Francisco

Dan Francisco is the 10th Chief Judge of Mega City 1 (or 9th depending on whether you count Fargo who was technically the Chief Judge of the whole of the USA). He takes over from Hershey after the failure of her attempts to reform the anti-mutant laws in favour of a more permissive policy which enables thousands of mutants to move into Mega City 1 – a policy which Dredd effectively blackmails her to adopt. Francisco is elected mainly on the basis of his popularity – he is the host of top rated reality television programme the Streets of Dan Francisco.

From the beginning, Francisco is portrayed as a puppet of Judge Martin Sinfield, who becomes his deputy. However, Francisco insists on adopting a more liberal approach towards removing the mutants living in the city than Sinfield is prepared to accept. Frustrated with this, Sinfield resorts to drug Francisco with a hypnotic drug (developed by mass murderer P. J. Maybe) and persuades Francisco to resign (Tour of Duty, progs 1650 – 1693, 2009-2010).

Eventually Sinfield’s crime is exposed and Francisco is restored to full office and full health. However, shortly after this the events leading up to the Day of Chaos (progs 1743–1789, 2011-2012) occur, eventually leading to most of the city’s population being wiped out. Francisco has since resigned and Hershey has been reinstated on a temporary basis.

An African-American, clear allusions to Barack Obama were made within the comic when he became Chief Judge. However, it should be noted that Francisco is actually the second African-American Chief Judge to have lead Mega City 1, with Chief Judge Silver being the first.

E is for Edgar

While Judge Death is a relatively well known Dredd antagonist with certain basic flaws, Judge Jura Edgar is an example of a less known antagonist who is done to perfection. Edgar was, for 22 years, the head of the Justice Department’s Public Surveillance Unit – a division which specialises in spying on the populace.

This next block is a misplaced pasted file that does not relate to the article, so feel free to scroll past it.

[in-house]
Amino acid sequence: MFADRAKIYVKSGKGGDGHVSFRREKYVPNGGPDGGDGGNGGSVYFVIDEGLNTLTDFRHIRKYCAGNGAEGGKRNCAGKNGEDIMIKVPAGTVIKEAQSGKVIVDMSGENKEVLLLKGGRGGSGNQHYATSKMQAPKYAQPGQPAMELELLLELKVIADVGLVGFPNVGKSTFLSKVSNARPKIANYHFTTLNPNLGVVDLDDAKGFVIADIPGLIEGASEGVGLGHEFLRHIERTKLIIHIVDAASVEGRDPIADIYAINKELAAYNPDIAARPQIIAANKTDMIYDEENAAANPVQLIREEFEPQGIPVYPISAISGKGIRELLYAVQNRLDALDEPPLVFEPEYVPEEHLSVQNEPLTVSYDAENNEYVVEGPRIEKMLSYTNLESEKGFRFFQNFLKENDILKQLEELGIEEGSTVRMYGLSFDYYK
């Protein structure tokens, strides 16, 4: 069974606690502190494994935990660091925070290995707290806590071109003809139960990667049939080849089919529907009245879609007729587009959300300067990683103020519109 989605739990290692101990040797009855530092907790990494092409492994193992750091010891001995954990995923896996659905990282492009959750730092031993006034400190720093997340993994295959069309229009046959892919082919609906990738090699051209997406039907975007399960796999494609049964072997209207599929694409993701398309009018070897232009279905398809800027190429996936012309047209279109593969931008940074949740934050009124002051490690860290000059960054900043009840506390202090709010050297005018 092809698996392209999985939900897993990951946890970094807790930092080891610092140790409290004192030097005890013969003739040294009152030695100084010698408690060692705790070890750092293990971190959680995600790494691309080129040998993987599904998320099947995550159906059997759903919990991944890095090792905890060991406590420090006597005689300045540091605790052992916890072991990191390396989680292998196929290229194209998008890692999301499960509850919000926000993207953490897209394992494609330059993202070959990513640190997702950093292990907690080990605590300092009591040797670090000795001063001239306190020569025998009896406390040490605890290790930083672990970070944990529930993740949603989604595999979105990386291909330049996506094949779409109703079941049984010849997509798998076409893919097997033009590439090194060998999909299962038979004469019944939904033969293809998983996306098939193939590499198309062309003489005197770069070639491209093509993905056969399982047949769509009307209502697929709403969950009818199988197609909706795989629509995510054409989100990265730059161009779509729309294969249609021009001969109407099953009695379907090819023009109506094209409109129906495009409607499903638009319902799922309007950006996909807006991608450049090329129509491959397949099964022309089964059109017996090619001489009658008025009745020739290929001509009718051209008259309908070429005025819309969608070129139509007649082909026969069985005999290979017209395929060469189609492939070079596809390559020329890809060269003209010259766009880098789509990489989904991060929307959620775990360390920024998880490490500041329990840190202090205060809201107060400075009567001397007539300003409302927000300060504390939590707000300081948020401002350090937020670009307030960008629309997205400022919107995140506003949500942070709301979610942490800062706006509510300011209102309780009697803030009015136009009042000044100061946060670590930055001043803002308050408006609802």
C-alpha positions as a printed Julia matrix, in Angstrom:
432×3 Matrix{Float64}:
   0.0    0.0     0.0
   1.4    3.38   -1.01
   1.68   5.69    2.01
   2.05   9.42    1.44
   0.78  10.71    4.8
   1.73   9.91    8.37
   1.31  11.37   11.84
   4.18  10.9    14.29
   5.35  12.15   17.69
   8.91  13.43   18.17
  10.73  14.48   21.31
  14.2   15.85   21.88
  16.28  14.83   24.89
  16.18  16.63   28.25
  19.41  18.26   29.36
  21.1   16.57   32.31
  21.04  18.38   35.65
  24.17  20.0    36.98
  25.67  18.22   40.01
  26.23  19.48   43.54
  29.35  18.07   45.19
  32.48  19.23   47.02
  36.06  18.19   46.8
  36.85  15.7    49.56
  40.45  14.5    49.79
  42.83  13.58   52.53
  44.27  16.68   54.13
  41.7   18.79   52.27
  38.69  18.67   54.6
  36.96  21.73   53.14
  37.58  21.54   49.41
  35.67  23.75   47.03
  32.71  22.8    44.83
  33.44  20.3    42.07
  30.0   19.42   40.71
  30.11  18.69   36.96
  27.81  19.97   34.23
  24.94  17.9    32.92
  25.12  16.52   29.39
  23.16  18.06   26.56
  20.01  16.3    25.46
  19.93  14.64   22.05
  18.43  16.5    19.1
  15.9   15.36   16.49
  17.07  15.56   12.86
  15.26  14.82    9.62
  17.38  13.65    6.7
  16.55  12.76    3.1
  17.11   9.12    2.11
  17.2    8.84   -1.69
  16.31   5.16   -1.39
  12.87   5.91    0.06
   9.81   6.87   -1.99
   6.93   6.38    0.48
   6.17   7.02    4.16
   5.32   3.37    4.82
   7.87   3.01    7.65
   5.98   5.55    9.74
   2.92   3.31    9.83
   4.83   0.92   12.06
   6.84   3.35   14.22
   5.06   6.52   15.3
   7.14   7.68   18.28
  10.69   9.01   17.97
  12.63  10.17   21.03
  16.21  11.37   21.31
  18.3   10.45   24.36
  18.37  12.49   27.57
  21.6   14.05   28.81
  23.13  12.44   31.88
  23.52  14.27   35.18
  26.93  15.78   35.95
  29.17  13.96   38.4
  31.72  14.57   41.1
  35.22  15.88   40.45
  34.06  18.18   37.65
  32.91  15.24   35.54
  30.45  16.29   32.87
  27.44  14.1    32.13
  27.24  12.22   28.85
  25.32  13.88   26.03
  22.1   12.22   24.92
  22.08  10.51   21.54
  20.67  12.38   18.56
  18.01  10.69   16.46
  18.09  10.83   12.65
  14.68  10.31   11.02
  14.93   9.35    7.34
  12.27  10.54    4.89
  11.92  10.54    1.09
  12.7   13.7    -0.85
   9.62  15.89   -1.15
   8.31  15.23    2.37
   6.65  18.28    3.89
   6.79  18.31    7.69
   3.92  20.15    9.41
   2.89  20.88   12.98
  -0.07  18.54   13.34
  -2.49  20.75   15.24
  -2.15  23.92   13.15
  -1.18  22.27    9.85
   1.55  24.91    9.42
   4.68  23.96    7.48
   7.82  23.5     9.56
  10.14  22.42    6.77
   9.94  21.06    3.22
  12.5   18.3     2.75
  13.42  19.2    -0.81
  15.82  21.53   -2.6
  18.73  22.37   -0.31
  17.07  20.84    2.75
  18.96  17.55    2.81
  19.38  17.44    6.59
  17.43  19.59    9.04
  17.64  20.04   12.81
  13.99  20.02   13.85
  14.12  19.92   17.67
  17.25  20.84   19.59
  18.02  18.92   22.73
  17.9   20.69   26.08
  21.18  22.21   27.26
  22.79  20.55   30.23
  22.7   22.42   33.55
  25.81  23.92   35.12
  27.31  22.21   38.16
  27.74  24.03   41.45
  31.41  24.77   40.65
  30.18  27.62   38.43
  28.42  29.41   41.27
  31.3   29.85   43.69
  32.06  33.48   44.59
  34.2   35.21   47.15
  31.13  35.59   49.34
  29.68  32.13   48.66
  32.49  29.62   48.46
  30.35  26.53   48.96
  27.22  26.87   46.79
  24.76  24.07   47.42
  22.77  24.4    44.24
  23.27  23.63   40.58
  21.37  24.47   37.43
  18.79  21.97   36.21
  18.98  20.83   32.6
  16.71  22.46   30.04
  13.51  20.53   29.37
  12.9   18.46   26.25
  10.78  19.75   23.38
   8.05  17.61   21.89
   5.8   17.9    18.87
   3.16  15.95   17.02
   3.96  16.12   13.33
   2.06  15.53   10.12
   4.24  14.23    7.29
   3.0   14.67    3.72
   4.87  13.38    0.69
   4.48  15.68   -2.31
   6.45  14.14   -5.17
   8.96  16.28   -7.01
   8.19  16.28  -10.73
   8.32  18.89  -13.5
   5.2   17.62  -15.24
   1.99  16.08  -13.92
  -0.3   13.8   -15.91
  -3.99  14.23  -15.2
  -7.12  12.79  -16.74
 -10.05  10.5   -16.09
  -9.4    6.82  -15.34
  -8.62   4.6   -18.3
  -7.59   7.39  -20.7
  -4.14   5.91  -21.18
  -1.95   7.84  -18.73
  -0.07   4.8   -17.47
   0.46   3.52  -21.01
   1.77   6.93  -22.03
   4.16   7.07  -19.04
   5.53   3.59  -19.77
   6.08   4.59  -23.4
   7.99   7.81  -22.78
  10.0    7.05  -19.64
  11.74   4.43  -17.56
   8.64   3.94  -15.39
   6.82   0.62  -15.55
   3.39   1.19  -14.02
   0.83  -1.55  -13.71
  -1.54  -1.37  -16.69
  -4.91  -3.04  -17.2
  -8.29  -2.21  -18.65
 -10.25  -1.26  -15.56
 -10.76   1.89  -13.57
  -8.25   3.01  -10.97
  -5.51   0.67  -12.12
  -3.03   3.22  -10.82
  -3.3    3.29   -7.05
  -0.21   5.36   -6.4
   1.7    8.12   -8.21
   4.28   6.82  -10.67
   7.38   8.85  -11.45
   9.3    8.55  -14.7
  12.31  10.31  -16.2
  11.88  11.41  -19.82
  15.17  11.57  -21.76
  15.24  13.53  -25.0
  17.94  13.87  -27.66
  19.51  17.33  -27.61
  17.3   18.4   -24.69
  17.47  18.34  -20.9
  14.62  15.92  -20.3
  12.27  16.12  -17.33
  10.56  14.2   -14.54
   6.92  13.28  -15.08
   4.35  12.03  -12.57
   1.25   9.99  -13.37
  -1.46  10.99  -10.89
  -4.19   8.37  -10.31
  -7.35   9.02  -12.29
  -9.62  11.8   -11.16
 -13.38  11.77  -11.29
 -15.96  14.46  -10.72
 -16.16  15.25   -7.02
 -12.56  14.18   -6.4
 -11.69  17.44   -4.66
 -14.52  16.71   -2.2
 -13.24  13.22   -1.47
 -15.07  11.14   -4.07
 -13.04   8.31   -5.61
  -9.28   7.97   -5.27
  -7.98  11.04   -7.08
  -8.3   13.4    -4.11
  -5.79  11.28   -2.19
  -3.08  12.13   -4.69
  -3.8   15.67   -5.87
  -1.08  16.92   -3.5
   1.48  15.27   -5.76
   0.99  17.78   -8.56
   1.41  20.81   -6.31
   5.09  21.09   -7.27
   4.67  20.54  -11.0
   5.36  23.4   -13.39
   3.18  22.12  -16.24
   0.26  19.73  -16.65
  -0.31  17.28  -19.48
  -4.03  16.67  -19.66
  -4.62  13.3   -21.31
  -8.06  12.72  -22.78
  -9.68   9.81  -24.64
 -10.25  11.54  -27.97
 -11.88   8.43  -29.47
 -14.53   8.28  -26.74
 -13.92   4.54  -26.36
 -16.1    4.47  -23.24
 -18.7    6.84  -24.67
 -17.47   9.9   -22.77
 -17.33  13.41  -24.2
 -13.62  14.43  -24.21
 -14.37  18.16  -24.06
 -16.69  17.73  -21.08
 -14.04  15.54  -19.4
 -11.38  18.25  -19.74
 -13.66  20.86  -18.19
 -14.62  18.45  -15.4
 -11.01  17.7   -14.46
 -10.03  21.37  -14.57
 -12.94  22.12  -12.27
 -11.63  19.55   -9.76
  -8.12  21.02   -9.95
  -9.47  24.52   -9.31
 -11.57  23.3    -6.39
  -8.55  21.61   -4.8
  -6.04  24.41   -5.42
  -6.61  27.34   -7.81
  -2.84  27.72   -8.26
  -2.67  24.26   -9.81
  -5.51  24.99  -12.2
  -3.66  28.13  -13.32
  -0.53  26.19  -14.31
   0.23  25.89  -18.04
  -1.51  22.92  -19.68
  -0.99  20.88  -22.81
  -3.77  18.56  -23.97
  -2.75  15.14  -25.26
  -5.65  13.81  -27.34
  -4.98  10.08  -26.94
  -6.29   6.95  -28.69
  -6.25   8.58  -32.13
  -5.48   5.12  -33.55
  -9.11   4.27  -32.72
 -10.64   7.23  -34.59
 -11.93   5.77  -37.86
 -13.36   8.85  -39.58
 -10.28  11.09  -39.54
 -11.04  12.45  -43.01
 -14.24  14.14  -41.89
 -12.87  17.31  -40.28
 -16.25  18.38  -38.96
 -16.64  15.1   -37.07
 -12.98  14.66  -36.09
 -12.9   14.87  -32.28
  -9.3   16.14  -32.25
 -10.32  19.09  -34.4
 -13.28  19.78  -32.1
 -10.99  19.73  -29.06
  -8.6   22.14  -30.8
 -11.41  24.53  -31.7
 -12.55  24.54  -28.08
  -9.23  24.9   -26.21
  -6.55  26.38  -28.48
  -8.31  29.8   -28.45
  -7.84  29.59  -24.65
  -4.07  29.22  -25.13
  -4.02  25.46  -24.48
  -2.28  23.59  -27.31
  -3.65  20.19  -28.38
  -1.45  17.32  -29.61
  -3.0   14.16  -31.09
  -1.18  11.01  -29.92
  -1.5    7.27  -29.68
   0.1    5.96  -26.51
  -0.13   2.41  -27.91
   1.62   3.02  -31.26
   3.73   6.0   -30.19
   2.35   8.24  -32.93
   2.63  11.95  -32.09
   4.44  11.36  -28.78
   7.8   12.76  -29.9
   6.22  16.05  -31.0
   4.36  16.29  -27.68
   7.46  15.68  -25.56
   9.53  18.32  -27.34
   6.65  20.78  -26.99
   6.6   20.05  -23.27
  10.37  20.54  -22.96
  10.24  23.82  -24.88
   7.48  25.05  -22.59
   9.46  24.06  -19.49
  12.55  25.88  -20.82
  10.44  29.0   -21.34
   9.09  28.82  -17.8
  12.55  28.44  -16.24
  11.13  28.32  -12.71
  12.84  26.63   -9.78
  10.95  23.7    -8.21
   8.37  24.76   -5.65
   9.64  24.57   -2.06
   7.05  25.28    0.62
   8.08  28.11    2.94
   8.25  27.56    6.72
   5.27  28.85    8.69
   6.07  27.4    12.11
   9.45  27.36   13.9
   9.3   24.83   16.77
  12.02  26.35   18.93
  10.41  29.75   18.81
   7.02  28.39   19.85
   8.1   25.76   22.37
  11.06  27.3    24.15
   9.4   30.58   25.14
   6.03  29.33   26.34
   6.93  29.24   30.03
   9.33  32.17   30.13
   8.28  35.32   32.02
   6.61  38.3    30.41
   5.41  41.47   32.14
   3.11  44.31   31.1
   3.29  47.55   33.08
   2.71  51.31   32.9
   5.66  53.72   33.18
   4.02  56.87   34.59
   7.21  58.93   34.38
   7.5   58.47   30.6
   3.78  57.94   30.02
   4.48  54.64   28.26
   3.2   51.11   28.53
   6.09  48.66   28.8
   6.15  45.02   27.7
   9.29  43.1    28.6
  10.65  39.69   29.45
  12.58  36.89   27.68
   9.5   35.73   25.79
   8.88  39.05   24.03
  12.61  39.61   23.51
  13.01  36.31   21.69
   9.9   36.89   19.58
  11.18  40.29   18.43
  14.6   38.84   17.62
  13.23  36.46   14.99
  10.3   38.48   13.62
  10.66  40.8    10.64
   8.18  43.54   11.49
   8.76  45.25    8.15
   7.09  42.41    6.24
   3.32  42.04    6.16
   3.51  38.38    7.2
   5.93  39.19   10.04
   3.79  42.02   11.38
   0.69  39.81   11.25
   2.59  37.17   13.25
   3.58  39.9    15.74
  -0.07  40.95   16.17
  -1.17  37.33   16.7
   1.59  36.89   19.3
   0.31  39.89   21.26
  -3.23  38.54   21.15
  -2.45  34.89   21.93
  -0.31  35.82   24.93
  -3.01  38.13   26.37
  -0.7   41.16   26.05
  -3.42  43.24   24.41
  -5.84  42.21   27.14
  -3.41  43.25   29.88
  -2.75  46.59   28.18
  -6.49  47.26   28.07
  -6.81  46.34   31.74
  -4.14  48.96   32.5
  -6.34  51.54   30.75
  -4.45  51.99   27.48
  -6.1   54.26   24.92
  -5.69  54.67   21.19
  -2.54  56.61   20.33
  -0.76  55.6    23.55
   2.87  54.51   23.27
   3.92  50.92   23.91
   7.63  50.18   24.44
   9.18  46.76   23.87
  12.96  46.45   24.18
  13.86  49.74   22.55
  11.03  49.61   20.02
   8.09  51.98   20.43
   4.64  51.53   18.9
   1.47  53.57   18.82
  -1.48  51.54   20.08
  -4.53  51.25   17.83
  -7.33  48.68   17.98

The Public Surveillance Unit (PSU) is used in several stories to explore the growing trend for universal surveillance in daily life but the obsessive, secretive and downright paranoid Edgar is more like a figure out of the Cold War. Part George Smiley, part Margaret Thatcher (artist John Burns clearly modelled her on the former Prime Minister) and, yes, part J. Edgar Hoover, she embroils Dredd in a number of intrigues, including holding out the possibility that Dredd may not be a clone of Fargo but actually his son (The Cal Files, progs 959-963, 1995). After her introduction, Dredd and Edgar rapidly fall out and Edgar becomes obsessed with bringing about his downfall, eventually using a partial account of Galen DeMarco‘s romantic proposition to Dredd as a pretext to discredit him (The Scorpion Dance, progs 1125-1132, 1998-1999). This fails, but so too does an attempt by Dredd’s allies – including then newly instated Chief Judge Hershey – to convict her with criminal charges for secretly keeping sensitive information on senior judges. Despite this, Hershey removes her from the head of the PSU and transfers her to head a penal colony in the Cursed Earth (The Cal Legacy, progs 1178-1179, 2000).

Years later, with Edgar dying, she attempts her final revenge on Dredd and Hershey. She passes Dredd information about the Citizen’s Court, an illegal execution squad set up by a small group of judges in the 2090s. As per her plans, the surviving members of the squad attempt to kill Dredd as he carries out his investigation, but fail. The final twist however is that it emerges that Edgar herself was the ringleader of the Citizen’s Court – which is how she knew about it – but by the time Dredd returns to her penal colony to bring her to justice, she has died (The Edgar Case, progs 1589-1595, 2008).